SNOHOMISH COUNTY, Wash., June 20, 2022 – Today, in an historic first, the Juneteenth flag is flying at the Snohomish County Government campus. This comes just days after Governor Jay Inslee, along with members of Blacks United in Leadership and Diversity (BUILD), held the State’s official first Juneteenth flag raising ceremony on the State Capitol Campus in Olympia last Wednesday.
On June 13, the Snohomish County Council unanimously approved a proclamation recognizing June 19, 2022, as Juneteenth Independence Day in Snohomish County. Located at the county’s War Memorial, Snohomish County is now the first county within Washington state to officially fly the Juneteenth flag thanks to the efforts of County Executive Dave Somers, County Councilmen Sam Low and Jared Mead, and Washington State Senator John Lovick. Monroe Mayor Geoffrey Thomas and wife Lara Thomas donated the traditional Juneteenth flag for today’s ceremony.
The County along with many municipalities across Washington state observed today, June 20, as a legal holiday. Others attending today’s ceremony were Lake Stevens Councilman Shawn Frederick, Mukilteo Councilman Louis Harris, Ben Young of the Communities of Color Coalition, and Karen Anderson with the Snohomish County Executive Office.
Last year, the Washington State Legislature approved HB 1016, sponsored by State Representative Melanie Morgan (D-Parkland), to establish Juneteenth as a legal state holiday. It was then signed into law by Governor Inslee on May 13, 2021, just over a month before the U.S. Congress passed the Juneteenth National Independence Day Act, that established June 19 as the 12th U.S. public legal holiday. The federal bill was signed into law by President Joe Biden on June 17, 2021.
Former Snohomish County Executive and now state senator John Lovick (D-Mill Creek), shared during his remarks at today’s ceremony that residents are eager to learn more about Juneteenth.
“I am learning that people want to know more about Juneteenth,” said Lovick. “It is events like this that will help us all learn more.”
Lovick shared with the Lynnwood Times his personal connection to Juneteenth. His great great grandfather Thomas Holden was born between 1860 and 1863, years before the enslaved people in Texas were informed of General Order No. 3 by General Gordon Granger that slavery was abolished, and they were free.
“He [Holden] was born into slavery and in essence died into slavery,” Lovick said. “From the time of the Emancipation Proclamation until he died in 1965, there were still a lot of discrepancies in the United States of America.
“What I enjoyed about him was that he was able to share so many stories with us that meant so much to us. One that just breaks my heart and breaks my heart today was that he was the last born to his parents. But he had brothers and sisters that he never met. So, it’s our believe that his brothers and sisters who were born before him in 1863, were probably sold into slavery.”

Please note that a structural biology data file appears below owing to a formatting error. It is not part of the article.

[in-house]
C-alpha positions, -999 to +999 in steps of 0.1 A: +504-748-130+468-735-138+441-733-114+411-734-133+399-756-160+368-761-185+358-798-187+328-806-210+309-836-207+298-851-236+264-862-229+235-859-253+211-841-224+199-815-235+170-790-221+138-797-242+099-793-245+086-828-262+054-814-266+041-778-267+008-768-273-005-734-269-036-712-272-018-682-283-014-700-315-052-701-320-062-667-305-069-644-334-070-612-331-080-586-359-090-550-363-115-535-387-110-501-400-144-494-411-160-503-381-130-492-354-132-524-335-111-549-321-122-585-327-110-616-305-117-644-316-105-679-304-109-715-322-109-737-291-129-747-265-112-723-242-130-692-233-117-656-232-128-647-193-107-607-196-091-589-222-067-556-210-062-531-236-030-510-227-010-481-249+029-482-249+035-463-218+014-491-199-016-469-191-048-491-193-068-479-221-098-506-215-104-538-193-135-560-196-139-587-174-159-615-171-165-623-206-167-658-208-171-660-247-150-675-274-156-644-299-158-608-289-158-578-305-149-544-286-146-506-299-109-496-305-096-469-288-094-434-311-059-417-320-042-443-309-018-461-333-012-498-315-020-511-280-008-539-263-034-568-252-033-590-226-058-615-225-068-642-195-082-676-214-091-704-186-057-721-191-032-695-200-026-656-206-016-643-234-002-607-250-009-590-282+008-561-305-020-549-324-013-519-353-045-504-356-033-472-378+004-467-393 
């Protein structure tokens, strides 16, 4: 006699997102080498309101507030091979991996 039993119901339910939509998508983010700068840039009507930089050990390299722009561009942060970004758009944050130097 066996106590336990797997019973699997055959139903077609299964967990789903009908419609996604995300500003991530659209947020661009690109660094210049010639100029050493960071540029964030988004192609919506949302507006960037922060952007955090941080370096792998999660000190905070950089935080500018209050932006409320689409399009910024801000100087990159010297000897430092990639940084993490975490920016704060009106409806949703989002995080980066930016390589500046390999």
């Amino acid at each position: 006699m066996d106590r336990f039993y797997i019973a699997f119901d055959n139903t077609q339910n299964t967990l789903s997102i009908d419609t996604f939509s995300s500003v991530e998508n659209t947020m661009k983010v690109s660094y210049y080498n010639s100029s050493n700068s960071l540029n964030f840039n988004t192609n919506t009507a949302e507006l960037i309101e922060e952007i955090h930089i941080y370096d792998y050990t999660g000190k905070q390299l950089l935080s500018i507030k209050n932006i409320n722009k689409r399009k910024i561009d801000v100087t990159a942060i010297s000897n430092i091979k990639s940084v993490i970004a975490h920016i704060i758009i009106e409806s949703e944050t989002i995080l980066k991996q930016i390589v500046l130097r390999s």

Councilman Mead (D-Mill Creek) is proud for the county recognizing Juneteenth and the many contributions Black and African Americans have made to the United States.
“Being the first year that our county is officially celebrating it [Juneteenth] and doing it on the Monday we are recognizing the holiday is great,” Councilman Mead told the Lynnwood Times. “I am excited we were able to make it work. It is a monumental occasion for Snohomish County.”
Councilman Sam Low (R-Lake Stevens) added that he is also proud that the county is recognizing the horrors millions of African slaves endured and the injustices to their descendants.
“I definitely think it will be a tradition,” Councilman Low said. “I want to thank Executive Somers for allowing us to do this.”
“It is really good to see that as a nation we are now recognizing Juneteenth as a national and state holiday,” personally speaking, Mukilteo Councilman and First Vice President of the Snohomish County NAACP, Louis Harris said during today’s ceremony. “I just hope all the folks that are enjoying their day off are taking the time to remember the fights that have taken us to get to this day and the bright future we all have for each other going forward.”
Over the Juneteenth weekend, Senator Lovick attended a few events and spoke on the phone with his mother to reflect upon the sacrifices made by so many for the fight of equality.
“Celebrating by remembering the great great things that people did and the shoulders we stood on, not just my mom but like Congressman John Lewis who had to really fight these battles that allow us to celebrate a day like this,” Lovick said.
“Juneteenth is a time of celebration, but it is also a great time to remember the shoulders that we all stood on to get where we are today.”
Excerpt from “Still I Rise” by Maya Angelou:
Out of the huts of history’s shame
Up from a past that’s rooted in pain
I’m a black ocean, leaping and wide,
Welling and swelling I bear in the tide.
Leaving behind nights of terror and fear
Into a daybreak that’s wondrously clear
Bringing the gifts that my ancestors gave,
I am the dream and the hope of the slave.